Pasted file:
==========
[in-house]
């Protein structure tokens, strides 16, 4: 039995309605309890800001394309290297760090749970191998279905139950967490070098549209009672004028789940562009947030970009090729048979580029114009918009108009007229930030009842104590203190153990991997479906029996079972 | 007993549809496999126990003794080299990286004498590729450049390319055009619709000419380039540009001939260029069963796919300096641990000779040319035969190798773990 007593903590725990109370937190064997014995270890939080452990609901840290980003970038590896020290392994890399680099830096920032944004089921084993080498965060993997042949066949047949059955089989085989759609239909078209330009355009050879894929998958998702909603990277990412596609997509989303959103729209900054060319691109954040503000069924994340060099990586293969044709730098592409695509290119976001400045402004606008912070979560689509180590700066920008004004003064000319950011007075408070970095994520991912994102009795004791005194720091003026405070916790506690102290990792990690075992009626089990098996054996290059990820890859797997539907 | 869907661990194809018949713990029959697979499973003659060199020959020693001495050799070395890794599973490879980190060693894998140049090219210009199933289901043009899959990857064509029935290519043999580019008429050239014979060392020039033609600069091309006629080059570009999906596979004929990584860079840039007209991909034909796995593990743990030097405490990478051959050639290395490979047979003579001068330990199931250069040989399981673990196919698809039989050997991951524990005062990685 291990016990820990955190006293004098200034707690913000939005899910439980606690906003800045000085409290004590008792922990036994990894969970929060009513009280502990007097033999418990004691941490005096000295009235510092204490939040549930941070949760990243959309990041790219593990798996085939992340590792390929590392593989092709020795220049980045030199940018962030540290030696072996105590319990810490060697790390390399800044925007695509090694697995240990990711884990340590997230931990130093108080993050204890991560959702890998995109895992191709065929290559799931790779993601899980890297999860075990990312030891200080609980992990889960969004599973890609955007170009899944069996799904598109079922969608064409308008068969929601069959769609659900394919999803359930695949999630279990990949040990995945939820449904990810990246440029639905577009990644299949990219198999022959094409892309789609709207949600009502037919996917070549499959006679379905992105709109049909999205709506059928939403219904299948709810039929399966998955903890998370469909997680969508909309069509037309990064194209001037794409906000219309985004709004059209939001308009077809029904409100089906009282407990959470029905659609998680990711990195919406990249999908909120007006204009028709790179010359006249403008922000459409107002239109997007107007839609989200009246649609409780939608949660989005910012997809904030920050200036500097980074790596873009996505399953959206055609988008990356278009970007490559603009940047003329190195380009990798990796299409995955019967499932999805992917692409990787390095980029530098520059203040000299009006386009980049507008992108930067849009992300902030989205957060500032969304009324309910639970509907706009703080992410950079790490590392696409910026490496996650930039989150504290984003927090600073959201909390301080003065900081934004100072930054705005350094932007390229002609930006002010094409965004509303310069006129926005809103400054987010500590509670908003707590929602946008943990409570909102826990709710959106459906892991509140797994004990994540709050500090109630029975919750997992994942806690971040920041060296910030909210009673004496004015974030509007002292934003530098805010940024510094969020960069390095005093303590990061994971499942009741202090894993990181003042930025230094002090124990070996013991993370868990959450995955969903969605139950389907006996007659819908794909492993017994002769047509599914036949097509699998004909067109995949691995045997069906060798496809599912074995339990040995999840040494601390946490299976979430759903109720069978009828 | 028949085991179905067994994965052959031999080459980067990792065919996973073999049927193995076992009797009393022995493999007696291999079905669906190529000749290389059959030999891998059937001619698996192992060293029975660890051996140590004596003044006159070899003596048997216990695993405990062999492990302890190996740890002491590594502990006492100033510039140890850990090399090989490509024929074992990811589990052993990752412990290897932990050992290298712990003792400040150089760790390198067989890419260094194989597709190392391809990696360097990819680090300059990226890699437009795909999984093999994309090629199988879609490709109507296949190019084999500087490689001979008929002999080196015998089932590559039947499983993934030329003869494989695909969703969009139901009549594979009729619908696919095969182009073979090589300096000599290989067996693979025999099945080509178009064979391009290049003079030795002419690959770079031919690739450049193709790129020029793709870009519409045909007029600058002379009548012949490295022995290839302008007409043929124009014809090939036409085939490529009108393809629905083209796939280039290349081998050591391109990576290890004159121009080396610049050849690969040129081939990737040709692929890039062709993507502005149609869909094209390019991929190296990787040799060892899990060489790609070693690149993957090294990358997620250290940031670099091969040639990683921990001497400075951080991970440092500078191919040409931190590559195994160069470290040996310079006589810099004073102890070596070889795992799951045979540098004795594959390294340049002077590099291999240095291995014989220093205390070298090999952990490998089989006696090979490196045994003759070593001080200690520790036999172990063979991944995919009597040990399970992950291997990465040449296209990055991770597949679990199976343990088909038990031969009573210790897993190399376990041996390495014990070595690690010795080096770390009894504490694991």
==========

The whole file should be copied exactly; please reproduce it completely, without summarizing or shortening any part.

[in-house]
């Protein structure tokens, strides 16, 4: 039995309605309890800001394309290297760090749970191998279905139950967490070098549209009672004028789940562009947030970009090729048979580029114009918009108009007229930030009842104590203190153990991997479906029996079972 | 007993549809496999126990003794080299990286004498590729450049390319055009619709000419380039540009001939260029069963796919300096641990000779040319035969190798773990 007593903590725990109370937190064997014995270890939080452990609901840290980003970038590896020290392994890399680099830096920032944004089921084993080498965060993997042949066949047949059955089989085989759609239909078209330009355009050879894929998958998702909603990277990412596609997509989303959103729209900054060319691109954040503000069924994340060099990586293969044709730098592409695509290119976001400045402004606008912070979560689509180590700066920008004004003064000319950011007075408070970095994520991912994102009795004791005194720091003026405070916790506690102290990792990690075992009626089990098996054996290059990820890859797997539907 | 869907661990194809018949713990029959697979499973003659060199020959020693001495050799070395890794599973490879980190060693894998140049090219210009199933289901043009899959990857064509029935290519043999580019008429050239014979060392020039033609600069091309006629080059570009999906596979004929990584860079840039007209991909034909796995593990743990030097405490990478051959050639290395490979047979003579001068330990199931250069040989399981673990196919698809039989050997991951524990005062990685 291990016990820990955190006293004098200034707690913000939005899910439980606690906003800045000085409290004590008792922990036994990894969970929060009513009280502990007097033999418990004691941490005096000295009235510092204490939040549930941070949760990243959309990041790219593990798996085939992340590792390929590392593989092709020795220049980045030199940018962030540290030696072996105590319990810490060697790390390399800044925007695509090694697995240990990711884990340590997230931990130093108080993050204890991560959702890998995109895992191709065929290559799931790779993601899980890297999860075990990312030891200080609980992990889960969004599973890609955007170009899944069996799904598109079922969608064409308008068969929601069959769609659900394919999803359930695949999630279990990949040990995945939820449904990810990246440029639905577009990644299949990219198999022959094409892309789609709207949600009502037919996917070549499959006679379905992105709109049909999205709506059928939403219904299948709810039929399966998955903890998370469909997680969508909309069509037309990064194209001037794409906000219309985004709004059209939001308009077809029904409100089906009282407990959470029905659609998680990711990195919406990249999908909120007006204009028709790179010359006249403008922000459409107002239109997007107007839609989200009246649609409780939608949660989005910012997809904030920050200036500097980074790596873009996505399953959206055609988008990356278009970007490559603009940047003329190195380009990798990796299409995955019967499932999805992917692409990787390095980029530098520059203040000299009006386009980049507008992108930067849009992300902030989205957060500032969304009324309910639970509907706009703080992410950079790490590392696409910026490496996650930039989150504290984003927090600073959201909390301080003065900081934004100072930054705005350094932007390229002609930006002010094409965004509303310069006129926005809103400054987010500590509670908003707590929602946008943990409570909102826990709710959106459906892991509140797994004990994540709050500090109630029975919750997992994942806690971040920041060296910030909210009673004496004015974030509007002292934003530098805010940024510094969020960069390095005093303590990061994971499942009741202090894993990181003042930025230094002090124990070996013991993370868990959450995955969903969605139950389907006996007659819908794909492993017994002769047509599914036949097509699998004909067109995949691995045997069906060798496809599912074995339990040995999840040494601390946490299976979430759903109720069978009828 | 028949085991179905067994994965052959031999080459980067990792065919996973073999049927193995076992009797009393022995493999007696291999079905669906190529000749290389059959030999891998059937001619698996192992060293029975660890051996140590004596003044006159070899003596048997216990695993405990062999492990302890190996740890002491590594502990006492100033510039140890850990090399090989490509024929074992990811589990052993990752412990290897932990050992290298712990003792400040150089760790390198067989890419260094194989597709190392391809990696360097990819680090300059990226890699437009795909999984093999994309090629199988879609490709109507296949190019084999500087490689001979008929002999080196015998089932590559039947499983993934030329003869494989695909969703969009139901009549594979009729619908696919095969182009073979090589300096000599290989067996693979025999099945080509178009064979391009290049003079030795002419690959770079031919690739450049193709790129020029793709870009519409045909007029600058002379009548012949490295022995290839302008007409043929124009014809090939036409085939490529009108393809629905083209796939280039290349081998050591391109990576290890004159121009080396610049050849690969040129081939990737040709692929890039062709993507502005149609869909094209390019991929190296990787040799060892899990060489790609070693690149993957090294990358997620250290940031670099091969040639990683921990001497400075951080991970440092500078191919040409931190590559195994160069470290040996310079006589810099004073102890070596070889795992799951045979540098004795594959390294340049002077590099291999240095291995014989220093205390070298090999952990490998089989006696090979490196045994003759070593001080200690520790036999172990063979991944995919009597040990399970992950291997990465040449296209990055991770597949679990199976343990088909038990031969009573210790897993190399376990041996390495014990070595690690010795080096770390009894504490694991």